Japan plans to significantly reduce LNG and coal use by 2030
Liquefied natural gas would account for just 20% of Japan's power mix in 2030 compared with 37% in 2019, as renewables and nuclear are positioned to account for the majority of energy
The world's largest LNG importer would cut its use of the fuel to just 20% by 2030 in favor of renewables, according to a new draft energy policy, as it seeks to reduce greenhouse gas emissions by 46%
JAPAN, the world’s largest liquefied natural gas importer, plans to significantly reduce the use of LNG and coal to meet its 2030 emissions goals.
The government has published a revised energy strategy that would see the country decrease its dependency on the two fossil fuels even further than it originally planned, making more space for the use of renewable energy.
The country would reduce the share of LNG in its power mix from 37% in the fiscal year of 2019 to 20% in 2030. That is down from the 27% that the earlier energy strategy envisaged for 2030. Japan is the largest importing nation of LNG.
Japan imported over 40m tonnes of LNG on 599 voyages in the first half of 2021, accounting for 20% of the market, data from Lloyd’s List Intelligence showed.
Similarly, coal’s share declines in Japan’s energy mix from 32% in the 2019 fiscal year to 19% in 2030, down from the 26% in 2030 of the earlier energy strategy.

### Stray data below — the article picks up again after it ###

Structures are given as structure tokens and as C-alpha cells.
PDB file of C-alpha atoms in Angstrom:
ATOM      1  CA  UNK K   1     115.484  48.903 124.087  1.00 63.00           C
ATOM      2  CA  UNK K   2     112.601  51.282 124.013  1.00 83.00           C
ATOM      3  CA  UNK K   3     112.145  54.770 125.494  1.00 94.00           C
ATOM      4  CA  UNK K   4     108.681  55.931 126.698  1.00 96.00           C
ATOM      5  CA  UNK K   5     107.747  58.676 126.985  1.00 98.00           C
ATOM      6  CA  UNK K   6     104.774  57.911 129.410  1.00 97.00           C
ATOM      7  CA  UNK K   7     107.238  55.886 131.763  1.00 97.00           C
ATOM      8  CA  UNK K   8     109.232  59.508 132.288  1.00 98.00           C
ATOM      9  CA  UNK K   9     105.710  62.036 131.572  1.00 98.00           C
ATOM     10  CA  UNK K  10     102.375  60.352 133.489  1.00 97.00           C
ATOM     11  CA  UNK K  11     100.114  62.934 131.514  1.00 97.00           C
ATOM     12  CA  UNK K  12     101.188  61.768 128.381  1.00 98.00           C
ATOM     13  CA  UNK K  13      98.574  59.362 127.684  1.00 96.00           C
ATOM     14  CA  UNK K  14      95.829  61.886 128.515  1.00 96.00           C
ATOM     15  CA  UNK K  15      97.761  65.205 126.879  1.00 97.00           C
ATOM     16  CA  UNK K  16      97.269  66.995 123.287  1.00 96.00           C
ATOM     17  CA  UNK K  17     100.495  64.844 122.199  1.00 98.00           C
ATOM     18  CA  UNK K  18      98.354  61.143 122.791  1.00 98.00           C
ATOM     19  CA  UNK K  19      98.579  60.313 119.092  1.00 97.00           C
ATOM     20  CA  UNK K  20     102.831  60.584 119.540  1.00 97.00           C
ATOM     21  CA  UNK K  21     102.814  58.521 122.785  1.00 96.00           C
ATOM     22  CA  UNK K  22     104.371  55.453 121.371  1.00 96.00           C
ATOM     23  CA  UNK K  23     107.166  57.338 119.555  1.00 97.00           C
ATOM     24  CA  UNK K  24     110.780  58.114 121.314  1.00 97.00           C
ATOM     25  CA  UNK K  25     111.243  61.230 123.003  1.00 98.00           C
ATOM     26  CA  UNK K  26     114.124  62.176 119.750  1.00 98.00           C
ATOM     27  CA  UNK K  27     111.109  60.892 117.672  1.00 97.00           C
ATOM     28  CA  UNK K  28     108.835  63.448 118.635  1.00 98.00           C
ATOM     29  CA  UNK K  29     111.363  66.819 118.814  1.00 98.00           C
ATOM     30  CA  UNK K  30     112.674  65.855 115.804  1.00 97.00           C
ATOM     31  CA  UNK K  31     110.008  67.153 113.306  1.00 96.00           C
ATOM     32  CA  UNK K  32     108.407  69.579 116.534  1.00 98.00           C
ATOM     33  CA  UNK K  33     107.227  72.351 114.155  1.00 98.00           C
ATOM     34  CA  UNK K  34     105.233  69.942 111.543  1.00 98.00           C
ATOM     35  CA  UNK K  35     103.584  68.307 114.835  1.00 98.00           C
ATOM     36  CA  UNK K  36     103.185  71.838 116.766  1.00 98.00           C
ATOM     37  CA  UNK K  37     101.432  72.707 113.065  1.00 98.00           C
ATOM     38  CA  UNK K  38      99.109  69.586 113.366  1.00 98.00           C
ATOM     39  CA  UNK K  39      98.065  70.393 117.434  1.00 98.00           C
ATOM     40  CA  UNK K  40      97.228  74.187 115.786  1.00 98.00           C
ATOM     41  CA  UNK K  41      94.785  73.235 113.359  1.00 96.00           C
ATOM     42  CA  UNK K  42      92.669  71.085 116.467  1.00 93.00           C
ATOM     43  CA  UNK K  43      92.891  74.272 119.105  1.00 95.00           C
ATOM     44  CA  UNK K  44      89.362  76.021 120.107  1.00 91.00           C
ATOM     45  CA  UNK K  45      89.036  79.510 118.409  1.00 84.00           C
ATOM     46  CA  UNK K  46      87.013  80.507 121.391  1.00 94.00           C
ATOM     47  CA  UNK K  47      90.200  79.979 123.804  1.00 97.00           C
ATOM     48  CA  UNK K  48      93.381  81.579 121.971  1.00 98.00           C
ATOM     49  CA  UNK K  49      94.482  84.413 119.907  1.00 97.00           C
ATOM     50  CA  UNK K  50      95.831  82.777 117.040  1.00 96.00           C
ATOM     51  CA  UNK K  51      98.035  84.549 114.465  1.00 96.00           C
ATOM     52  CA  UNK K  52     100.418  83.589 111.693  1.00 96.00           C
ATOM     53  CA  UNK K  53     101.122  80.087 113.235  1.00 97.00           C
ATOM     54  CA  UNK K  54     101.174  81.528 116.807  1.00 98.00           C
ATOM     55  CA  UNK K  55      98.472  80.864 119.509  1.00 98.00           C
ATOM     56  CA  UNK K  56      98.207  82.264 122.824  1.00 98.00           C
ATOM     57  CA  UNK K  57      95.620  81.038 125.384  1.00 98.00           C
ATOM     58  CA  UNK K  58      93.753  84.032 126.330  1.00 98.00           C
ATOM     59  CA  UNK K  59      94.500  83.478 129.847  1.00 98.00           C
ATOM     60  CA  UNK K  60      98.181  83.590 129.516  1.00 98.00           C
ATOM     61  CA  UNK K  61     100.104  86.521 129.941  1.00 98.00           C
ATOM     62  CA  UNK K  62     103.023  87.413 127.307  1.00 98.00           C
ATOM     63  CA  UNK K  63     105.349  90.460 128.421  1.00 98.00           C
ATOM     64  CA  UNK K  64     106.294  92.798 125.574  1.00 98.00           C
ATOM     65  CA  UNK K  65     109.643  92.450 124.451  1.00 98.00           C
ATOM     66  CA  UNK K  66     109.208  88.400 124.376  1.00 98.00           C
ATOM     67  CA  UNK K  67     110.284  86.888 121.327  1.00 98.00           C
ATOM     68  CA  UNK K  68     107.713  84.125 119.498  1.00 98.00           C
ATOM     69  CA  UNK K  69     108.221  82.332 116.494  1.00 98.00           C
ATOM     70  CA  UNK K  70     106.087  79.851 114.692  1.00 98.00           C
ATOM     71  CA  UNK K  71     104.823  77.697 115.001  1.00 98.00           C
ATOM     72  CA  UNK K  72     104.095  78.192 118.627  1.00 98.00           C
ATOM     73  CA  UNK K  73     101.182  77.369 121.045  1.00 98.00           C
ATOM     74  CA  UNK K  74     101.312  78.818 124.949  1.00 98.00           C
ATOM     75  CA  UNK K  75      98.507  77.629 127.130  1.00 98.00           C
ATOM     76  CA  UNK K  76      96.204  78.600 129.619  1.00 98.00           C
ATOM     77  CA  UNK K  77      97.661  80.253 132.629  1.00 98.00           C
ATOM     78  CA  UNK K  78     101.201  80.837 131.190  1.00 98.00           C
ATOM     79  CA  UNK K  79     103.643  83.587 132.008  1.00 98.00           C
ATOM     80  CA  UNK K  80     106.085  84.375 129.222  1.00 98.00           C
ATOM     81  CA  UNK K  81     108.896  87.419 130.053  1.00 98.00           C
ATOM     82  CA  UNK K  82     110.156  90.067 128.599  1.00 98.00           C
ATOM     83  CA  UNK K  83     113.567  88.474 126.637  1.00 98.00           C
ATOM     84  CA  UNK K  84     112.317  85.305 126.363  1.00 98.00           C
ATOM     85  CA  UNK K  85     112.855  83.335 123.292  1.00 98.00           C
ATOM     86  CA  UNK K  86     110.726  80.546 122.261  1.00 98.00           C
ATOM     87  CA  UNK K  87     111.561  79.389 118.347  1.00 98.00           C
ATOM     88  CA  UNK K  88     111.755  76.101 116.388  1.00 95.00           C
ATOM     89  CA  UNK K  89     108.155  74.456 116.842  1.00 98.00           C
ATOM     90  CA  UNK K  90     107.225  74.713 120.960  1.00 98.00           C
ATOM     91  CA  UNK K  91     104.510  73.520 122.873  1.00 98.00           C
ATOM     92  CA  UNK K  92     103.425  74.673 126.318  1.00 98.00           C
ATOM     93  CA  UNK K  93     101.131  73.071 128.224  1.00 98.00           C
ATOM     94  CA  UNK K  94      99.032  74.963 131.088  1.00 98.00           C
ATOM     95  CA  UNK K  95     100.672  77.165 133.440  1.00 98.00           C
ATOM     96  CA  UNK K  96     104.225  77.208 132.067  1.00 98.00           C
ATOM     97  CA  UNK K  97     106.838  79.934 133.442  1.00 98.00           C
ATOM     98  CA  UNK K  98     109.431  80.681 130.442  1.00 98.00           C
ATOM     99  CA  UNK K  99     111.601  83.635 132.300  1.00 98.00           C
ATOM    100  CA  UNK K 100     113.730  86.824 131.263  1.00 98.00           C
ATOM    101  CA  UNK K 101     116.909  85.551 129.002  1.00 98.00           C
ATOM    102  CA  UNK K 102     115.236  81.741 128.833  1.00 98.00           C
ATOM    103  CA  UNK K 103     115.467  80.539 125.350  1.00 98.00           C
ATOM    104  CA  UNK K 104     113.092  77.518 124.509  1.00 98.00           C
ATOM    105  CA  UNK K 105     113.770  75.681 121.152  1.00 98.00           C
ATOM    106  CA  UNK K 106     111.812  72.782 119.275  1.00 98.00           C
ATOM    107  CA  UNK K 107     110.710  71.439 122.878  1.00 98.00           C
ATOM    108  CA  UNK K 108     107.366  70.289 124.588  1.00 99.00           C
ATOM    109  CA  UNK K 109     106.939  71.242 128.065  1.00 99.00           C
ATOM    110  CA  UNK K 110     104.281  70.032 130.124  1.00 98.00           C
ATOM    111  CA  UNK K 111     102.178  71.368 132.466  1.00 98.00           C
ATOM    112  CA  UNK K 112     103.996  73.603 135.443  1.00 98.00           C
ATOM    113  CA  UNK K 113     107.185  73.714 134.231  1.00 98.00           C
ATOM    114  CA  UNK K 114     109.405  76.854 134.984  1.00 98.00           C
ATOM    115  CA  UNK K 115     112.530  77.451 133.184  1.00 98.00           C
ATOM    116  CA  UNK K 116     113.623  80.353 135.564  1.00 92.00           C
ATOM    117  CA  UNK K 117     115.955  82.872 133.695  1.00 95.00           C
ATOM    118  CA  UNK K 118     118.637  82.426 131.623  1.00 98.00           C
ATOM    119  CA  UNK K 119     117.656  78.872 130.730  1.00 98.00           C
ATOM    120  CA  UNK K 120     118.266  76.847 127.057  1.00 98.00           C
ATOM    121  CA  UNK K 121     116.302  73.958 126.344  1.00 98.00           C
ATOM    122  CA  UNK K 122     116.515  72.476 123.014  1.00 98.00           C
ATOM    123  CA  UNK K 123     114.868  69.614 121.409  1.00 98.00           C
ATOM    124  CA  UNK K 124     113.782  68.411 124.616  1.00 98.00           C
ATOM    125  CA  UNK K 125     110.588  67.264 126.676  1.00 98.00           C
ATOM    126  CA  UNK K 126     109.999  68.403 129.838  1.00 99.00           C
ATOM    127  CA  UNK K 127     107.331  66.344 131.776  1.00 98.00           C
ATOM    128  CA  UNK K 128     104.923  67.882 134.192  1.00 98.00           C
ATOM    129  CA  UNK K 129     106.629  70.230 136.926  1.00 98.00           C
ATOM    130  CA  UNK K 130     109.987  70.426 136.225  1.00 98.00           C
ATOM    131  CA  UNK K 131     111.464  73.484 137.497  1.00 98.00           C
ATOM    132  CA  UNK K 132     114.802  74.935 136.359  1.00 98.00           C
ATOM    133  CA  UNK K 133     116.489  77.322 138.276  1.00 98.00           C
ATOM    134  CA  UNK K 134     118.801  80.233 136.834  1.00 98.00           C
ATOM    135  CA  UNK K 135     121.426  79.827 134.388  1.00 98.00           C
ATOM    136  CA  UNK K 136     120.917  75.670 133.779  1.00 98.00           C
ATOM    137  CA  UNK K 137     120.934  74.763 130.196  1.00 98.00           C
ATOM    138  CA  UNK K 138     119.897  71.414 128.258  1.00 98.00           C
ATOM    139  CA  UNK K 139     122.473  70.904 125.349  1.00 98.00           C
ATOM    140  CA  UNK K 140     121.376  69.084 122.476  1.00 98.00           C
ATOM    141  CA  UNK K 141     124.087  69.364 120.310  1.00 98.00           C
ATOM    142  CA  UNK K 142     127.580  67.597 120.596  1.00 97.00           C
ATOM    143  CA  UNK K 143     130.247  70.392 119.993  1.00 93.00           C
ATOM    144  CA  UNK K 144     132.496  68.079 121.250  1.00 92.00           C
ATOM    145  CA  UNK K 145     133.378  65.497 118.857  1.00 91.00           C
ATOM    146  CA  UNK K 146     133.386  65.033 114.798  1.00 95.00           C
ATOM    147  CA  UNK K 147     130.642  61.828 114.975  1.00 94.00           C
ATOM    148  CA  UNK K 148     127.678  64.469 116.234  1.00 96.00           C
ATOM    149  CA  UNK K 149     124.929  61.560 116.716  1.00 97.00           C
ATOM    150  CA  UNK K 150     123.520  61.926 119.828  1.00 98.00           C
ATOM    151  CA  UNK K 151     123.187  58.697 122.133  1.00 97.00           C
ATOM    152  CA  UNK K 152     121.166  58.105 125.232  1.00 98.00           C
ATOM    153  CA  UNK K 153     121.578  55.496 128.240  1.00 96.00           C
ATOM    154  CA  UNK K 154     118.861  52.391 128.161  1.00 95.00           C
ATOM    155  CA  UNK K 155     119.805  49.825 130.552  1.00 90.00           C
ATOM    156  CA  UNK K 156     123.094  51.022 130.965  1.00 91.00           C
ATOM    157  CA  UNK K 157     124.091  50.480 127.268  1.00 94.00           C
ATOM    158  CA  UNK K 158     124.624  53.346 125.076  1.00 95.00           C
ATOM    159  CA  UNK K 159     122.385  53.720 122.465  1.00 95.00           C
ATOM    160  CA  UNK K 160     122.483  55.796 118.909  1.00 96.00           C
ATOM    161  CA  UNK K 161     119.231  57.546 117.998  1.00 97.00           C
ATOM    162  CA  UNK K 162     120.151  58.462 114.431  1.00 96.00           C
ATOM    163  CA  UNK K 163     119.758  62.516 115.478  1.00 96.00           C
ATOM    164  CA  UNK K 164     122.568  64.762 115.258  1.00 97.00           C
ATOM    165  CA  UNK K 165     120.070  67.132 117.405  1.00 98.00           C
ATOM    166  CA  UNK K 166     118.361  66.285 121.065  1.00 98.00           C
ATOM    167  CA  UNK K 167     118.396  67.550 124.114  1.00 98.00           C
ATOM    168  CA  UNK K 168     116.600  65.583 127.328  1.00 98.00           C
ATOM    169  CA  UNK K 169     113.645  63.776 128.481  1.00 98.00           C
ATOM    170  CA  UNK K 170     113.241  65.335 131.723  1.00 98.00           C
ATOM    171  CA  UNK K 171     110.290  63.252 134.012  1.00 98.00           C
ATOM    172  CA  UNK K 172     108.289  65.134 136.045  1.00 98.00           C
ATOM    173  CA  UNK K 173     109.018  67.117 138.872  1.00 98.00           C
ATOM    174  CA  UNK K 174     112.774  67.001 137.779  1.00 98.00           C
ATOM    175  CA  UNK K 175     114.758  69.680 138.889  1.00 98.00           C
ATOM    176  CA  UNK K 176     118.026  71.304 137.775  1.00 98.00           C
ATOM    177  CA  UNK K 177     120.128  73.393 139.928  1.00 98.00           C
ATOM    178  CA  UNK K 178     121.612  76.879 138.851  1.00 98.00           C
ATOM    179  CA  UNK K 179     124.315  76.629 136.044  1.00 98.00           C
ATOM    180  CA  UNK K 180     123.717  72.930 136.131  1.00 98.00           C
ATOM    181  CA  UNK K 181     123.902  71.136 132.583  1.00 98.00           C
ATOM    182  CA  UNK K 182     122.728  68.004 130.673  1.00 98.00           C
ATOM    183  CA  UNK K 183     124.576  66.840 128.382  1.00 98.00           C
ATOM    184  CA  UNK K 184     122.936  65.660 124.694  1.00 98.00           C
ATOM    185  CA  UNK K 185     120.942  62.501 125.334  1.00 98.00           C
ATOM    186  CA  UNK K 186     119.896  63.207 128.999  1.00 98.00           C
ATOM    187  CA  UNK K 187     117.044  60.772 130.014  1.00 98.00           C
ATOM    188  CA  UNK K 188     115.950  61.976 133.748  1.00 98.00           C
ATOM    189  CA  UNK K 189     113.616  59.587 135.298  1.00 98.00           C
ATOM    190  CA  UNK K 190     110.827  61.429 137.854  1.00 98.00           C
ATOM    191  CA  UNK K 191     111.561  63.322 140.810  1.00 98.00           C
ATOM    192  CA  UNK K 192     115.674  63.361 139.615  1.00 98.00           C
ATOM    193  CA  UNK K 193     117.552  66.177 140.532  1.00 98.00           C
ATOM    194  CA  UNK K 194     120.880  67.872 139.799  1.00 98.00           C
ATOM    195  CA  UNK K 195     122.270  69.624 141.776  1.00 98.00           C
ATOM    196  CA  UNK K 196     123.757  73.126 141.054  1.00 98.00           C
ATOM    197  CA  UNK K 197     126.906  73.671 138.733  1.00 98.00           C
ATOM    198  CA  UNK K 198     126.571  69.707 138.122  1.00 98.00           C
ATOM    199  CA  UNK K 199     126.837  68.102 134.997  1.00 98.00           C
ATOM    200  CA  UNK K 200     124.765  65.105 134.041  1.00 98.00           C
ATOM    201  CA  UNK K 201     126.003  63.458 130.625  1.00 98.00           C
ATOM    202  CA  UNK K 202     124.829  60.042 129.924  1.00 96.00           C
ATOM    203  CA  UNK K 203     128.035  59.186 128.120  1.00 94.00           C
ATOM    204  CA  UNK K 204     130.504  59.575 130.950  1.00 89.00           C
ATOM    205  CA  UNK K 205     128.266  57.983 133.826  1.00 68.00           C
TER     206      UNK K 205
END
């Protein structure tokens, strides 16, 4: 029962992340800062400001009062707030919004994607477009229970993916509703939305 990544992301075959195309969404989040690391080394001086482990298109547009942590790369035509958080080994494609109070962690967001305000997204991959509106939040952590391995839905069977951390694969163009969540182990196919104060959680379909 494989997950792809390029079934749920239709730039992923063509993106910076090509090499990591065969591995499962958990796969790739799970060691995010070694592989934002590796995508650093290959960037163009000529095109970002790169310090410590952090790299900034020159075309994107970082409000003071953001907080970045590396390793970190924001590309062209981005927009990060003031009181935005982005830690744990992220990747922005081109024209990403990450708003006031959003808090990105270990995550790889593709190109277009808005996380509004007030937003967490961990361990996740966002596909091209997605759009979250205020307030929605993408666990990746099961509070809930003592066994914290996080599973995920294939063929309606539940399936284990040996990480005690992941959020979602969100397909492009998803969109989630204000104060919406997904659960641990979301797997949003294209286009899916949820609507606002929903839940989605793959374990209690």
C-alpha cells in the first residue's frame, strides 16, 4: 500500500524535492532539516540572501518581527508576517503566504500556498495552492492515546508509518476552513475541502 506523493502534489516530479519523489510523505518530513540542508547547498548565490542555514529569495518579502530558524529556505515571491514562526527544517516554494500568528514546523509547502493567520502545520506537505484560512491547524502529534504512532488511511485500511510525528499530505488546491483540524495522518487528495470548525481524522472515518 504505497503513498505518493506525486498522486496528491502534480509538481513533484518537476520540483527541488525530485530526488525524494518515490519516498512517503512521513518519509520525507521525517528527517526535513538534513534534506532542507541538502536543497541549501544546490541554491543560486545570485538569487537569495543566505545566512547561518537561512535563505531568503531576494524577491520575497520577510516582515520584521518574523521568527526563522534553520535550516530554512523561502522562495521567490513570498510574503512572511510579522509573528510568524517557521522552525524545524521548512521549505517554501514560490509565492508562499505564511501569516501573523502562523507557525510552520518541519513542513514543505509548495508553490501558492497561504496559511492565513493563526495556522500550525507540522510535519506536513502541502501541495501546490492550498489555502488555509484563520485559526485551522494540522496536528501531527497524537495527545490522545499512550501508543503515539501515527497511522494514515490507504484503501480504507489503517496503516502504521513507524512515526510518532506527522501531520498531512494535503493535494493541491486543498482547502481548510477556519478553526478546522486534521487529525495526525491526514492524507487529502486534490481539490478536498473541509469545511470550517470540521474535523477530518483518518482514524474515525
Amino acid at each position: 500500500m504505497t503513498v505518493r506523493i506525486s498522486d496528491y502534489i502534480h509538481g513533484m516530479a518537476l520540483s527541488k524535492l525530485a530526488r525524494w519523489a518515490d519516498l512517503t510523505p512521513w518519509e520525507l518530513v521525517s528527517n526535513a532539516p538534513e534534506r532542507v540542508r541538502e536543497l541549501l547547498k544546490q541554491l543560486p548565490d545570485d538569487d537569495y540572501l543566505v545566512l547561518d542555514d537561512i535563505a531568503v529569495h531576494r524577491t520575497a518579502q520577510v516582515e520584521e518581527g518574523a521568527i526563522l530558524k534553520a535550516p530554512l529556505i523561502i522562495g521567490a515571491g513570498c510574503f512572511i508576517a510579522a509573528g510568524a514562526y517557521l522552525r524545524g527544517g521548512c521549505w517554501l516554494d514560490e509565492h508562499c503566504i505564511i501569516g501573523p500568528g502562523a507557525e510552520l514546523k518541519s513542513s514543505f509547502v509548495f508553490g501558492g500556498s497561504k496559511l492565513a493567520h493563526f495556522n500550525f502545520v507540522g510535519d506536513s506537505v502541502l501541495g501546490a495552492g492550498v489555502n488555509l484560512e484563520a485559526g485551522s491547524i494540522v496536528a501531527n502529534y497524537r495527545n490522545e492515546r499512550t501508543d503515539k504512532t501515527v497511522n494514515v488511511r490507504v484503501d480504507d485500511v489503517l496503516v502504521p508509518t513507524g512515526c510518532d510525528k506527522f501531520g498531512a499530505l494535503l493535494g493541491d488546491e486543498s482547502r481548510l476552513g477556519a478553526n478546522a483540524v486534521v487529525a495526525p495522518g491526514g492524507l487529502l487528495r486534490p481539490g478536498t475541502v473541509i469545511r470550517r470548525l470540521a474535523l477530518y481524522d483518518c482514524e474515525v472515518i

Japan was the third largest importer of thermal coal in 2019 according to the International Energy Agency, with a 13% market share.
On the other hand, renewables’ share more than doubles from 18% in 2019 to between 36% and 38% in 2030. That is an increase from the government’s initial goal of between 22% and 24% share for renewables in 2030.
Targets for nuclear power share in 20230 remained unchanged from the original strategy at 20% to 22%. Overall fossil fuels account for 41% of Japan's power mix in 2030, down from 56% set in the earlier plan.
The revised energy strategy comes after Japan committed earlier this year to reducing its greenhouse gas emissions by at least 46% by 2030 compared to 2013 levels. Last year it committed to becoming a net zero emitter by 2050.
Greenpeace Japan programme director Hisayo Takada said the draft plan was “disappointing as it is not anywhere near sufficient to meet the 1.5°C target”, according to an AFP report.
In 2015 governments at the United Nations agreed in Paris that they would work to keep global temperature increases this century to below 2°C and aim for 1.5°C.
Reuters reported that the Japanese industry ministry declined to comment on when the revised strategy will be finalised.